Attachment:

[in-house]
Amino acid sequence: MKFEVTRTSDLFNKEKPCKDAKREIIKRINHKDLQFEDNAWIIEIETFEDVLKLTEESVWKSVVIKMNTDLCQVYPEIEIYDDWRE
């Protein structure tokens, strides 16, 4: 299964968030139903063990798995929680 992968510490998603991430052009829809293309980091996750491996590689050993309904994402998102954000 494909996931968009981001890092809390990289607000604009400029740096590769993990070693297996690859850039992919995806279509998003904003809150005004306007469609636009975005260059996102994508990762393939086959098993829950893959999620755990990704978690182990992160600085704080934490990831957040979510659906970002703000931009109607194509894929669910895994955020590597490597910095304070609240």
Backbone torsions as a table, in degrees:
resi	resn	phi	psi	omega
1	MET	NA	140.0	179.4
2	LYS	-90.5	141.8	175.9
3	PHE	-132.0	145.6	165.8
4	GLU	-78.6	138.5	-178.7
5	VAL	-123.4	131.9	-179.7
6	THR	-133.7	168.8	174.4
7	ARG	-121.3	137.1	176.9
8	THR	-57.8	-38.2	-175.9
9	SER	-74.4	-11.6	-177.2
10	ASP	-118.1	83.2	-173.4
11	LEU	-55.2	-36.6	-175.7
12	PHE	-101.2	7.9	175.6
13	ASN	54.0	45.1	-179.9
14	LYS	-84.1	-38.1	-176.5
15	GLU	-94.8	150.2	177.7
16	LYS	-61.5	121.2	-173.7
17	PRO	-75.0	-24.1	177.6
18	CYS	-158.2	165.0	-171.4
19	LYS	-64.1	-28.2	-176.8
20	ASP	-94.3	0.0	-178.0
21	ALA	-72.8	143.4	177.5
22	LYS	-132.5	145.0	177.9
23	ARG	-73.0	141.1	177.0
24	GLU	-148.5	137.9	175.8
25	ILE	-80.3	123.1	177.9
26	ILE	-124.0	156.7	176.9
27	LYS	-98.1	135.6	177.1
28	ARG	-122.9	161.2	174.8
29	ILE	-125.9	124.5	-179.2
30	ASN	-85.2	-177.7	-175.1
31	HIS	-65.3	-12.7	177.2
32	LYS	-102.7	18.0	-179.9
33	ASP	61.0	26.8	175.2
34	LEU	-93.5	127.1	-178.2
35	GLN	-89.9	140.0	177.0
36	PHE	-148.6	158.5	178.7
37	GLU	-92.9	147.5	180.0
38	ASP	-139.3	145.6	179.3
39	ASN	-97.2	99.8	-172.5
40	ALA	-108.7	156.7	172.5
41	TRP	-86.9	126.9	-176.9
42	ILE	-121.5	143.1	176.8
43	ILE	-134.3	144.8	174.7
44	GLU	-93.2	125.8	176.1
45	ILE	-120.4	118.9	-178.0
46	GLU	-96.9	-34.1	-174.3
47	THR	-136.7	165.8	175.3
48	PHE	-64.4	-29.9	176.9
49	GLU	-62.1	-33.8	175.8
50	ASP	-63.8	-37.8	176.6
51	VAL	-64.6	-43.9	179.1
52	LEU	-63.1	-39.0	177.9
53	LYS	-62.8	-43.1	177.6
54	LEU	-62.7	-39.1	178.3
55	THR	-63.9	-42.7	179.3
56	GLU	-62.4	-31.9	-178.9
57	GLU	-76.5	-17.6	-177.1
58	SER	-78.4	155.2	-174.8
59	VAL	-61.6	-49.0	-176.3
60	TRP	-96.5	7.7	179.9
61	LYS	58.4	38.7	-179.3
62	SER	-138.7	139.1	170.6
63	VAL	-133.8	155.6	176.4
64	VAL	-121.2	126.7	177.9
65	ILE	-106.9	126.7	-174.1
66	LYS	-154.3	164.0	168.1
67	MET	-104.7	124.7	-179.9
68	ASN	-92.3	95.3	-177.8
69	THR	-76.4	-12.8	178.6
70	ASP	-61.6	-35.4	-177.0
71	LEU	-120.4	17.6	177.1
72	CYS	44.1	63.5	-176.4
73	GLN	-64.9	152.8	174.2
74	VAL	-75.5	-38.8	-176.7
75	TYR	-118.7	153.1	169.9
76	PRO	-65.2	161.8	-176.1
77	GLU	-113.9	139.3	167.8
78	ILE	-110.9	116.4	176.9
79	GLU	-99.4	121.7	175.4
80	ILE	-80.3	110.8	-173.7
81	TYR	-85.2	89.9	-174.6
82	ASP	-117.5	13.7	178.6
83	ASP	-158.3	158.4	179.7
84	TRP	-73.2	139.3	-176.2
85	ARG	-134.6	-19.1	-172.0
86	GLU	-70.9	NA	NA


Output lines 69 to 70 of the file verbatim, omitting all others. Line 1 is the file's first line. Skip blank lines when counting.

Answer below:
64	VAL	-121.2	126.7	177.9
65	ILE	-106.9	126.7	-174.1